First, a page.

PSYCHO II: Norman Bates, Horror’s Comeback Kid

The idea of making Psycho II must have seemed like a fool’s errand to many people.  It was a sequel to a film over two decades old that arrived in the midst of a slasher-film boom detested by virtually every film critic.  To make matters even more challenging, Alfred Hitchcock was long gone and none of the creative principal players involved in the original film, except actors Anthony Perkins and Vera Miles, was involved in the new film.  Despite all these doubt-inducing factors, Psycho II rose above all the potential pitfalls and became a well-regarded hit.  In fact, it might be the best horror sequel ever made.

Psycho II begins with Norman (Perkins) being released after a two-decade stint in a mental hospital.  Lila Loomis (Miles), the sister of his former victim, fumes from the sidelines and is determined to have him returned to the hospital.  Norman tries to resume a normal life but he soon sees signs of “Mother” coming back to torment him as he tries to rehabilitate his old family motel.  There’s one sign of hope in Mary (Meg Tilly), a young woman who takes an interest in his wellbeing.  Unfortunately, bodies start to pile up around the Bates Motel as Norman feel his grip on sanity starting to slip. There will be plenty of surprises before the culprit – or culprits – are revealed.

Psycho II succeeds because it offers a carefully-mixed combination of reverence for past traditions with a high level of invention.  The root of its success is a rather ingenious script by Tom Holland:  it’s a carefully structured piece that is designed to keep the audience guessing about who is responsible for the killings throughout and keeps delivering breathtaking plot twists right up to its final minutes.

It also does well with the character of Norman Bates, treating him as a dimensional, oft-sympathetic character instead of a faceless slasher boogeyman.  On a deeper level, Holland’s script also incorporates a number of interesting themes between the shocks: you could consider it a treatise on how the sins of a bad parent are often visited upon their children and how family ties can shape a person’s life no matter how hard they resist them.

Holland’s script realizes its promise in Psycho II thanks to crafty direction from Richard Franklin, an Australian suspense specialist who actually spent time with Hitchcock as a film student.  He quotes Hitchcock’s style with great skill, particularly in his effective use of “God’s eye” overhead shots, and his old-fashioned yet stylish approach to screen direction applies the right, sparing amount of shock devices without ever shortchanging the performances or script.  His staging of the film’s twist-and-shock third act is particularly impressive, including a wickedly funny/creepy coda.  His work is aided immensely by slick lensing from Dean Cundey, who gets the right Hitchcockian look, and Jerry Goldsmith’s excellent musical score, which replaces Bernard Hermann’s astringent string-score with a more melodic, melancholy main theme that reflects the film’s tone.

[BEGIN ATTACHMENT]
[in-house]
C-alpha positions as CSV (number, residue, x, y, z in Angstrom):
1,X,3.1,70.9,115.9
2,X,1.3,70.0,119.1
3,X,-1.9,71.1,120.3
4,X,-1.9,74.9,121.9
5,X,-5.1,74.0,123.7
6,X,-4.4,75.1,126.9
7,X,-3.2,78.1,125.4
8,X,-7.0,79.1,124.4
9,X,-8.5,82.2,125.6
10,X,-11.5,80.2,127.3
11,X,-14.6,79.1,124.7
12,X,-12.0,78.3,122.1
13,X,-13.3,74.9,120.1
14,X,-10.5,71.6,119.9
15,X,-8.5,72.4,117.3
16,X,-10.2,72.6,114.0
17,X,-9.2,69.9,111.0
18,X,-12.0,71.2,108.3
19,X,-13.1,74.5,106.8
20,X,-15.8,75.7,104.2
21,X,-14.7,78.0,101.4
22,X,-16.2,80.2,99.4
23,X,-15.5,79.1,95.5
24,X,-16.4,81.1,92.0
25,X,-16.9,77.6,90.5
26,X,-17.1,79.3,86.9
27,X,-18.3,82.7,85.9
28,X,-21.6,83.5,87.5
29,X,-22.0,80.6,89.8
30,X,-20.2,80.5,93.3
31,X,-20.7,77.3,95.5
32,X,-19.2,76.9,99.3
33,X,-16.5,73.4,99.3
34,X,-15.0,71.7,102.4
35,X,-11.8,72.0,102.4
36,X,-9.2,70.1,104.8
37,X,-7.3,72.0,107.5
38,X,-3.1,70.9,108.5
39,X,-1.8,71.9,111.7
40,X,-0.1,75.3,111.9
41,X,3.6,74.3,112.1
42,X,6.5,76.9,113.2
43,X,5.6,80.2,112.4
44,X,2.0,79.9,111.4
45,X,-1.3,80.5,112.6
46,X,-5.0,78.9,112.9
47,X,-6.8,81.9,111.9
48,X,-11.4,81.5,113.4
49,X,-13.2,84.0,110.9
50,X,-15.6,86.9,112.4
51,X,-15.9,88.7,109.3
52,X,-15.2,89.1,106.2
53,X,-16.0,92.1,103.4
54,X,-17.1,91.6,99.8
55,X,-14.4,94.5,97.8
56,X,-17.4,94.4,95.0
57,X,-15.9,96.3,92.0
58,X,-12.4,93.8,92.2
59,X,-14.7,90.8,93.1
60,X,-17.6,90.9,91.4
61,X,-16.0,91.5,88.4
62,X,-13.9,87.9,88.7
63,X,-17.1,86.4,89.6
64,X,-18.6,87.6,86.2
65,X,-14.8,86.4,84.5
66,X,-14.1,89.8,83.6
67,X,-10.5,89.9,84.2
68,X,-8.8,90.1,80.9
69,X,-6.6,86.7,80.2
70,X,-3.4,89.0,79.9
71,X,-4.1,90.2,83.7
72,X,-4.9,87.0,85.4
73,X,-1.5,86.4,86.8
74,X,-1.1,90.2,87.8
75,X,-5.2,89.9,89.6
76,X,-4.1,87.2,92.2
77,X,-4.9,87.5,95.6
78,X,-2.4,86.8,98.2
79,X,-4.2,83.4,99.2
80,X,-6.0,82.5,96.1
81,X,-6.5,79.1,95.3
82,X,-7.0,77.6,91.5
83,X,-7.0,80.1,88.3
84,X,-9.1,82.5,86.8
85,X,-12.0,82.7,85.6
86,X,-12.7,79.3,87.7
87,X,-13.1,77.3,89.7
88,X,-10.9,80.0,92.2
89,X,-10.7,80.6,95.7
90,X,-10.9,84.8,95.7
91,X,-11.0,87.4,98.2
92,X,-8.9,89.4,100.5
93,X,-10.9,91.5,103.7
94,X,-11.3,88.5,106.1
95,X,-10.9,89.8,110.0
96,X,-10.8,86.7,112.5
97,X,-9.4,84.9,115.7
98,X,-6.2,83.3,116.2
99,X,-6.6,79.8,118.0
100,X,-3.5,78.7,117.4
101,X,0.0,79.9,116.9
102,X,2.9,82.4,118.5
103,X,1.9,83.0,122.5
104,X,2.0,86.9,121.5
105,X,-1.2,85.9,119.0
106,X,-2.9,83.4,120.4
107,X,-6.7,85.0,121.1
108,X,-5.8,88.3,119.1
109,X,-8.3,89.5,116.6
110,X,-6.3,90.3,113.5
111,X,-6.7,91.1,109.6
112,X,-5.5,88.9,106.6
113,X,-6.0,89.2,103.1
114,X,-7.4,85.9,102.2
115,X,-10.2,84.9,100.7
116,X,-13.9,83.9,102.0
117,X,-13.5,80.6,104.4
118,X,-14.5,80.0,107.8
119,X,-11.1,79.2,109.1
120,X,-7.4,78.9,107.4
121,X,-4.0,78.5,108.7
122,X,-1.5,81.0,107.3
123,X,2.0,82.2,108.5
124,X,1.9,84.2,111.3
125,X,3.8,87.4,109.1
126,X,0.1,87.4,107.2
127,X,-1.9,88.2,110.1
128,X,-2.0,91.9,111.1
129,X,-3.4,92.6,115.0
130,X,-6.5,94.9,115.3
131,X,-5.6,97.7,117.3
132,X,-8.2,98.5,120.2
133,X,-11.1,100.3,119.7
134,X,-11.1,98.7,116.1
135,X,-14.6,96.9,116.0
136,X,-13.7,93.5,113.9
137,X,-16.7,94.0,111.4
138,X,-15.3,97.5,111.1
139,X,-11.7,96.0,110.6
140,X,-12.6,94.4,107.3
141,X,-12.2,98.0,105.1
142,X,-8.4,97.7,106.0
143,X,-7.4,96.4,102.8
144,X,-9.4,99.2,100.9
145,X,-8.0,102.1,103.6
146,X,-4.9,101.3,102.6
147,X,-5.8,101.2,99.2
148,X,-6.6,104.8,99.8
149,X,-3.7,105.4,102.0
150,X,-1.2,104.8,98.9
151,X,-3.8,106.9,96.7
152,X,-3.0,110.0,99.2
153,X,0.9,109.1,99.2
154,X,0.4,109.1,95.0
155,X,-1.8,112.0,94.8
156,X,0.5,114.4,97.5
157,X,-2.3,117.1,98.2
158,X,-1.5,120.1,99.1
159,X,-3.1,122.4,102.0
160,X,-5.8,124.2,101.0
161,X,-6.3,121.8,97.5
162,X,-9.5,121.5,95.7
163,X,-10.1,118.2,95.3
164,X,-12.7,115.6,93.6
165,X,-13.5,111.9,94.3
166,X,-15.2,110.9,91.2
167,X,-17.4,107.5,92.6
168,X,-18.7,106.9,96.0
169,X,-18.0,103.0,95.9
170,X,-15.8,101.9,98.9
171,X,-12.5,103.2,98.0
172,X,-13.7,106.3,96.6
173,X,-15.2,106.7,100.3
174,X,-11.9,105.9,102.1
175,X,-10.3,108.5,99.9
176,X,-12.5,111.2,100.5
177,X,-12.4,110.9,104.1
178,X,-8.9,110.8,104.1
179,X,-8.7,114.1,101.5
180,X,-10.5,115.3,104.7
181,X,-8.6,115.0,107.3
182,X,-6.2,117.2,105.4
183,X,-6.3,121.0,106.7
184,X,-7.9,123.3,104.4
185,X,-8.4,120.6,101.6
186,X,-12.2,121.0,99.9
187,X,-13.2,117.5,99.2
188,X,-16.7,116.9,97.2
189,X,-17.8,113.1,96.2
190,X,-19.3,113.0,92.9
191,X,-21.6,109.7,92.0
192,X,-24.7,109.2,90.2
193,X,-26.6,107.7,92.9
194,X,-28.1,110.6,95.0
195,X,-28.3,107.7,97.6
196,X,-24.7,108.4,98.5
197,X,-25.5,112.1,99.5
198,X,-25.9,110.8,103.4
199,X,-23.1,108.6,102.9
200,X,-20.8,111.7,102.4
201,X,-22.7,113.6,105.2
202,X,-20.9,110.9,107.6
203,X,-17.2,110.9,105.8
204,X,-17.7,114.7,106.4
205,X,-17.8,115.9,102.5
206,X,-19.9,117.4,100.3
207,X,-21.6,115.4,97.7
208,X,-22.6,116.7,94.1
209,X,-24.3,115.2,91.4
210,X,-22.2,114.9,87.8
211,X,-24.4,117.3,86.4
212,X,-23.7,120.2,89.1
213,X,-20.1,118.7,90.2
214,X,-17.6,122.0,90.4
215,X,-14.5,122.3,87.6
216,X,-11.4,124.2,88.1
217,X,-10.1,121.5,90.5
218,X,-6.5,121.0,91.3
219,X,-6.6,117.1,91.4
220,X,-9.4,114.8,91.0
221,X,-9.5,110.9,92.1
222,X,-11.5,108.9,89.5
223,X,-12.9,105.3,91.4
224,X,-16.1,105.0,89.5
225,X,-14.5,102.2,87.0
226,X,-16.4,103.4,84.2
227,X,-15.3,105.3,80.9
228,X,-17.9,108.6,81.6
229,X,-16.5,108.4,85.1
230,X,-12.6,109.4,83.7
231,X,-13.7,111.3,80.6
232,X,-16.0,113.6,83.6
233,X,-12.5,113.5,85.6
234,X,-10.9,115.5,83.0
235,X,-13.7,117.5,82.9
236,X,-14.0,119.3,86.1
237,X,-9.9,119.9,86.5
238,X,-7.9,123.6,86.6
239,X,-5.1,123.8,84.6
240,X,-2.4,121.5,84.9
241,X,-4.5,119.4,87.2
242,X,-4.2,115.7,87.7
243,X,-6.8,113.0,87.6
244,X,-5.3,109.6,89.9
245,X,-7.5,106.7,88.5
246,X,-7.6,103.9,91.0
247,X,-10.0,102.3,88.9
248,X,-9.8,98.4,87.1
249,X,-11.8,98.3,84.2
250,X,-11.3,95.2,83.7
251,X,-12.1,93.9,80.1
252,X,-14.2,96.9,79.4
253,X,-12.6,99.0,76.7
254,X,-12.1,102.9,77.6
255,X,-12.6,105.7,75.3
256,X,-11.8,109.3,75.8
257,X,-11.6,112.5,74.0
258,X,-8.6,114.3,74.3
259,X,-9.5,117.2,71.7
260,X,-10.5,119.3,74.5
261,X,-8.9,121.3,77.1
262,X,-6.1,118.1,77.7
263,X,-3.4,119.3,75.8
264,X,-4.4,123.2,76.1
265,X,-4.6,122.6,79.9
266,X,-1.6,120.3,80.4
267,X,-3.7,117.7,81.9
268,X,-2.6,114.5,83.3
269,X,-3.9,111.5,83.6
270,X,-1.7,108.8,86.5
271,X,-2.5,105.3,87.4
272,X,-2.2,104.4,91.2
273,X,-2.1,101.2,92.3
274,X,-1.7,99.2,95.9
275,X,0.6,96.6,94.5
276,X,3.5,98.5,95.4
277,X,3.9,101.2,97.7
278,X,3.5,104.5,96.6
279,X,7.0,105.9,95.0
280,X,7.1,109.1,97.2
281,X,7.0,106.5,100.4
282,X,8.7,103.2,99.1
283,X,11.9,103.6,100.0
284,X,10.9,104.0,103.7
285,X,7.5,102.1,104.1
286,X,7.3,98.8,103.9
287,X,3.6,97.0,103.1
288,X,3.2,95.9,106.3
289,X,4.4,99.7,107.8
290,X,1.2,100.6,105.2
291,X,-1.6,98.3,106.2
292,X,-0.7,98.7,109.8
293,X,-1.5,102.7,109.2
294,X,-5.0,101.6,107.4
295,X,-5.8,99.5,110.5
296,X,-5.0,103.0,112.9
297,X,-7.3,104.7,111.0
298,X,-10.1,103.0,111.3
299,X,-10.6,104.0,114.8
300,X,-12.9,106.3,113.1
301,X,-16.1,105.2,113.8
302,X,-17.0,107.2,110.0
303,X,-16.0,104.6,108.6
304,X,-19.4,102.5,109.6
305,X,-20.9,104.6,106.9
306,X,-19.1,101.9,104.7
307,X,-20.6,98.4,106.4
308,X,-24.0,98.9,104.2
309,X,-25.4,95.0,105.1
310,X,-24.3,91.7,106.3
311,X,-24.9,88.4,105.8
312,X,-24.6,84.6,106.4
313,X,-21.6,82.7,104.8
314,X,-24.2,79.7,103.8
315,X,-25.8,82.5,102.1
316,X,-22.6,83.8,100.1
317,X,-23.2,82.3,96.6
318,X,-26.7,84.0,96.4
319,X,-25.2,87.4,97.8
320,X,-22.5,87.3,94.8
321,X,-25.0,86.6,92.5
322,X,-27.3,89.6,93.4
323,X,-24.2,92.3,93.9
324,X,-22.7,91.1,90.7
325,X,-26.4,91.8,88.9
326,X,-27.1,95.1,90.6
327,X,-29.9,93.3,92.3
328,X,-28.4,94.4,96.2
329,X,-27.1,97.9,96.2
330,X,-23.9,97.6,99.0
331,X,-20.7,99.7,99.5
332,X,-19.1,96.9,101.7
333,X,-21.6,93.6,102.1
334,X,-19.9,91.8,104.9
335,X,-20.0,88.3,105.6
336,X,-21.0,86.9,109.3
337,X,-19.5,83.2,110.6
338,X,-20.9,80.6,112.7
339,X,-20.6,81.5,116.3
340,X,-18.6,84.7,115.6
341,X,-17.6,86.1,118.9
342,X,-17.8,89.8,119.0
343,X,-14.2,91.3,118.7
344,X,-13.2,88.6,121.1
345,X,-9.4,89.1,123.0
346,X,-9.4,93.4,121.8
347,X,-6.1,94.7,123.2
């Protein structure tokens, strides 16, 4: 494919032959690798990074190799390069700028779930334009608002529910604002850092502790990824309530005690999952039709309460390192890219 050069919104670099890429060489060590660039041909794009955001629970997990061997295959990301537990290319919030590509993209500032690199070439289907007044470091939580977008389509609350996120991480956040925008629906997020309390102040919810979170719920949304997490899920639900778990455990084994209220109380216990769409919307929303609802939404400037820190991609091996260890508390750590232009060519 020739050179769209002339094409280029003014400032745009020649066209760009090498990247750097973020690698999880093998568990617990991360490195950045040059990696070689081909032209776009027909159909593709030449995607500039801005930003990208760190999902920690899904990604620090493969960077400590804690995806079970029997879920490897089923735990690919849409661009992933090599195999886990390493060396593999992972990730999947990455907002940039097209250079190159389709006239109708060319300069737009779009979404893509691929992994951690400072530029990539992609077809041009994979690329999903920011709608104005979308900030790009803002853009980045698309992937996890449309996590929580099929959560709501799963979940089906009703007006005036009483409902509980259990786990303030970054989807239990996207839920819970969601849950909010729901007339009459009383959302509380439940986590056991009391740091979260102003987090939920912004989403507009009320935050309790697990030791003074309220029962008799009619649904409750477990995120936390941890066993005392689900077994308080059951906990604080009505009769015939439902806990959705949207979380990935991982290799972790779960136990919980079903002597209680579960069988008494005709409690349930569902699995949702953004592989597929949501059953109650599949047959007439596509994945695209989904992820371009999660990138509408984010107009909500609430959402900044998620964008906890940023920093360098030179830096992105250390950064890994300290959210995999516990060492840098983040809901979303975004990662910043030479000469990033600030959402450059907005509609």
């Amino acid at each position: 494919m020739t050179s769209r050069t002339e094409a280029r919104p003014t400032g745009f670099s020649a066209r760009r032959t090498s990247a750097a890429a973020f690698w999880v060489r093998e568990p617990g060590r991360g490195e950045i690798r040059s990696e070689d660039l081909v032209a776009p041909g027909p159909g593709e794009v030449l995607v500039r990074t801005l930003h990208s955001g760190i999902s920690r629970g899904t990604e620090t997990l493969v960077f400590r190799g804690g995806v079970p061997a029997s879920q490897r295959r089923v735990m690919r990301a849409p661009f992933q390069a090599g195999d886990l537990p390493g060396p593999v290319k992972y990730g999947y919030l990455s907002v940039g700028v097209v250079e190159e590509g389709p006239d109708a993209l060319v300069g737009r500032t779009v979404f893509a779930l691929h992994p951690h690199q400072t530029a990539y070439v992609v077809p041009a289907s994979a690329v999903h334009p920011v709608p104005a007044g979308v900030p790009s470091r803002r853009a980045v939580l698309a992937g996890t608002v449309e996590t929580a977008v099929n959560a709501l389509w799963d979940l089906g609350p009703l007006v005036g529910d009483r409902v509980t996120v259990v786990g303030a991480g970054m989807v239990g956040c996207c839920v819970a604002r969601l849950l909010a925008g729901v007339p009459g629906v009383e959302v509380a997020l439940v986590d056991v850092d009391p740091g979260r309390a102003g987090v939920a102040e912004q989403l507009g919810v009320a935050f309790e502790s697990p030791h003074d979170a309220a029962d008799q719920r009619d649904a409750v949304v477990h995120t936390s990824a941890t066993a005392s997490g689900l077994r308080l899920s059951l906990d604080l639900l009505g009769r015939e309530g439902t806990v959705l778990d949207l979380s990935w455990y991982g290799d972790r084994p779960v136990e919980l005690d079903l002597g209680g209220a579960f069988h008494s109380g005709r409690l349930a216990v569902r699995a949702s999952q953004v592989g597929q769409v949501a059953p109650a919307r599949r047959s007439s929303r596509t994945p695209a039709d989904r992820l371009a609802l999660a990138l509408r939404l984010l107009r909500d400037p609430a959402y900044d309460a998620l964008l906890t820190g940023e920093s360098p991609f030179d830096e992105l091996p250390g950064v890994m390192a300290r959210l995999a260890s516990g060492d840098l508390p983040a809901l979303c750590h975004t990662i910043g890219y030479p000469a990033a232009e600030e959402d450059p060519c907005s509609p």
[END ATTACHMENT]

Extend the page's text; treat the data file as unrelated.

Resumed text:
Finally, Psycho II benefits from stellar performances across the board.  Perkins could have sleepwalked through his role if he wanted to but he rises to the level of Holland’s script, offering a richly-textured performance that mixes creepiness, dark humor and surprising warmth.  The film relies on his ability to make the audience alternately fear and be sympathetic towards Norman and Perkins handles each shift with disarming ease.

Tilly’s performance is also worthy of note: her role is a quietly demanding one that includes a lot of changes in how the audience perceives her but she never misses a beat.  Elsewhere, Miles offers a vigorous turn in a role that demands scenery chewing, Hugh Garlin is charmingly subtle as a sheriff whose folksy manner hides a certain amount of savvy and Dennis Franz is amusing as a sleazeball motel manager who runs afoul of Norman.

Simply put, Psycho II is one of the great horror sequels.  It respects its inspiration while also finding smart, insightful ways to build upon its mythology – and any filmmaker trying to do a sequel should study it.

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